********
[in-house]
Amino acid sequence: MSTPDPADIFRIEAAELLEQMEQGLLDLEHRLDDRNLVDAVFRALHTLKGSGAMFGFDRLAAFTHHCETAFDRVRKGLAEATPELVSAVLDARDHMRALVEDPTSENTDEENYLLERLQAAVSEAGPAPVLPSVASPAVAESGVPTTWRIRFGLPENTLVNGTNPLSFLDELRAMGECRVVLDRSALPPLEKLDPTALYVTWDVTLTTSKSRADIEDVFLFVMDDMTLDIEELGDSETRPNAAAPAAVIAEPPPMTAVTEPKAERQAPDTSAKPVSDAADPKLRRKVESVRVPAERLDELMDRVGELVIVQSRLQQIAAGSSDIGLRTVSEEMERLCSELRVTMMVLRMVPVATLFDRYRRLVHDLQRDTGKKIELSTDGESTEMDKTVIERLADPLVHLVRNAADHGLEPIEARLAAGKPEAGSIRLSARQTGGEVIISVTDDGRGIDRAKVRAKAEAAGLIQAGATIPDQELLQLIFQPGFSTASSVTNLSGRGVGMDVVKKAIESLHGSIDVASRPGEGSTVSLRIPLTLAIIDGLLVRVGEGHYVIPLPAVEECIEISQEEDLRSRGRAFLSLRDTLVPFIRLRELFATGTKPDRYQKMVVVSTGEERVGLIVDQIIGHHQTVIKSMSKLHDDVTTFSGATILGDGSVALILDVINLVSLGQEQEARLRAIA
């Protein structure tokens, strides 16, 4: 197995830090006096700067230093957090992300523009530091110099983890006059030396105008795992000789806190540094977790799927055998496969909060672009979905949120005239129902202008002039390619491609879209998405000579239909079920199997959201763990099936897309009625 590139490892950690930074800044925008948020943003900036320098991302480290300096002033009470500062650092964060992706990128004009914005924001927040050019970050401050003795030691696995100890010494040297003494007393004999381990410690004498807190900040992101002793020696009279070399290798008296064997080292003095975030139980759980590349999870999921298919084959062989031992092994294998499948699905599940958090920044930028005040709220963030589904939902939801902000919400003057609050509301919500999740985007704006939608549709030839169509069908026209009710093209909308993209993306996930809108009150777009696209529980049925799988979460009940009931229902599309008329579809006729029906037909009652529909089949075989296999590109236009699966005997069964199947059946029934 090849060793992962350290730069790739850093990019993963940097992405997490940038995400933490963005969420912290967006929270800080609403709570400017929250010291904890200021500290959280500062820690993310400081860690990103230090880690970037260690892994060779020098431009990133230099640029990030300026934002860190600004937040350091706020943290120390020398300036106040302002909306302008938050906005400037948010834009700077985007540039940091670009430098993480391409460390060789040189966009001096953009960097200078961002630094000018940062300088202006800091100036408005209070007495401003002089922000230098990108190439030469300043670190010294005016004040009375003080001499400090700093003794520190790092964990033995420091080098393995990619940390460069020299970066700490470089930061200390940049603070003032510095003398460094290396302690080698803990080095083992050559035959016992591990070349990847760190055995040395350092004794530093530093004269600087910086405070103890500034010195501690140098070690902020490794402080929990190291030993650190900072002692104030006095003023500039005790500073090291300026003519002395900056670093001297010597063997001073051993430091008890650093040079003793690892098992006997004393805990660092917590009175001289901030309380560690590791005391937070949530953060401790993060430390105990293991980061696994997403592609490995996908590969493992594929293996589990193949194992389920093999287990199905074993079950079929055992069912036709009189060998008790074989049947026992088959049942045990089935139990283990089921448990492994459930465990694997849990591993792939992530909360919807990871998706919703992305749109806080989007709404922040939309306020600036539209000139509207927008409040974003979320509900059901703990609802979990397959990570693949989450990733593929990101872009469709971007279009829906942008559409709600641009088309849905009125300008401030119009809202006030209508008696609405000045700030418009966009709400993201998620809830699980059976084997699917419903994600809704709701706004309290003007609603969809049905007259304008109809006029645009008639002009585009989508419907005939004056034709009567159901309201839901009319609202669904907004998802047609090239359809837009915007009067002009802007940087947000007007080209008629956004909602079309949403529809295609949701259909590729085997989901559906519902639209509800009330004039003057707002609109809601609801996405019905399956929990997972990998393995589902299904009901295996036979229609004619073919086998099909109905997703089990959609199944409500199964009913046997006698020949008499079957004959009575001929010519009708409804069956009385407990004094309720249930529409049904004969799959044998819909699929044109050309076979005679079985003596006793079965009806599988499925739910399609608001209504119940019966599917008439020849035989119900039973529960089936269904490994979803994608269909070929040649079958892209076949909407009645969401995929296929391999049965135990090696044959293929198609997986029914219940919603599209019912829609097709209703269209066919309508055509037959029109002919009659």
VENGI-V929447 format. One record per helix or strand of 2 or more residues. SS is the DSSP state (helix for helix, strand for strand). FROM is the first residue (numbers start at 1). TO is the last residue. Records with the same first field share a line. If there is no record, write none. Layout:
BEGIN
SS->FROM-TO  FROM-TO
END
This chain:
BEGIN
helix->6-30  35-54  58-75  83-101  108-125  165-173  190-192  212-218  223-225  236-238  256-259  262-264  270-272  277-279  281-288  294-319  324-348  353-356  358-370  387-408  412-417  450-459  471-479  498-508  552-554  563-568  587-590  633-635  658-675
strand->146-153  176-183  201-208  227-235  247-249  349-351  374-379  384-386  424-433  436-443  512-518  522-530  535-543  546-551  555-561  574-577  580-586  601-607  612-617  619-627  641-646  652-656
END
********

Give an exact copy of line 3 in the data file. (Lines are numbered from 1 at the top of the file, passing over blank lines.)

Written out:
């Protein structure tokens, strides 16, 4: 197995830090006096700067230093957090992300523009530091110099983890006059030396105008795992000789806190540094977790799927055998496969909060672009979905949120005239129902202008002039390619491609879209998405000579239909079920199997959201763990099936897309009625 590139490892950690930074800044925008948020943003900036320098991302480290300096002033009470500062650092964060992706990128004009914005924001927040050019970050401050003795030691696995100890010494040297003494007393004999381990410690004498807190900040992101002793020696009279070399290798008296064997080292003095975030139980759980590349999870999921298919084959062989031992092994294998499948699905599940958090920044930028005040709220963030589904939902939801902000919400003057609050509301919500999740985007704006939608549709030839169509069908026209009710093209909308993209993306996930809108009150777009696209529980049925799988979460009940009931229902599309008329579809006729029906037909009652529909089949075989296999590109236009699966005997069964199947059946029934 090849060793992962350290730069790739850093990019993963940097992405997490940038995400933490963005969420912290967006929270800080609403709570400017929250010291904890200021500290959280500062820690993310400081860690990103230090880690970037260690892994060779020098431009990133230099640029990030300026934002860190600004937040350091706020943290120390020398300036106040302002909306302008938050906005400037948010834009700077985007540039940091670009430098993480391409460390060789040189966009001096953009960097200078961002630094000018940062300088202006800091100036408005209070007495401003002089922000230098990108190439030469300043670190010294005016004040009375003080001499400090700093003794520190790092964990033995420091080098393995990619940390460069020299970066700490470089930061200390940049603070003032510095003398460094290396302690080698803990080095083992050559035959016992591990070349990847760190055995040395350092004794530093530093004269600087910086405070103890500034010195501690140098070690902020490794402080929990190291030993650190900072002692104030006095003023500039005790500073090291300026003519002395900056670093001297010597063997001073051993430091008890650093040079003793690892098992006997004393805990660092917590009175001289901030309380560690590791005391937070949530953060401790993060430390105990293991980061696994997403592609490995996908590969493992594929293996589990193949194992389920093999287990199905074993079950079929055992069912036709009189060998008790074989049947026992088959049942045990089935139990283990089921448990492994459930465990694997849990591993792939992530909360919807990871998706919703992305749109806080989007709404922040939309306020600036539209000139509207927008409040974003979320509900059901703990609802979990397959990570693949989450990733593929990101872009469709971007279009829906942008559409709600641009088309849905009125300008401030119009809202006030209508008696609405000045700030418009966009709400993201998620809830699980059976084997699917419903994600809704709701706004309290003007609603969809049905007259304008109809006029645009008639002009585009989508419907005939004056034709009567159901309201839901009319609202669904907004998802047609090239359809837009915007009067002009802007940087947000007007080209008629956004909602079309949403529809295609949701259909590729085997989901559906519902639209509800009330004039003057707002609109809601609801996405019905399956929990997972990998393995589902299904009901295996036979229609004619073919086998099909109905997703089990959609199944409500199964009913046997006698020949008499079957004959009575001929010519009708409804069956009385407990004094309720249930529409049904004969799959044998819909699929044109050309076979005679079985003596006793079965009806599988499925739910399609608001209504119940019966599917008439020849035989119900039973529960089936269904490994979803994608269909070929040649079958892209076949909407009645969401995929296929391999049965135990090696044959293929198609997986029914219940919603599209019912829609097709209703269209066919309508055509037959029109002919009659």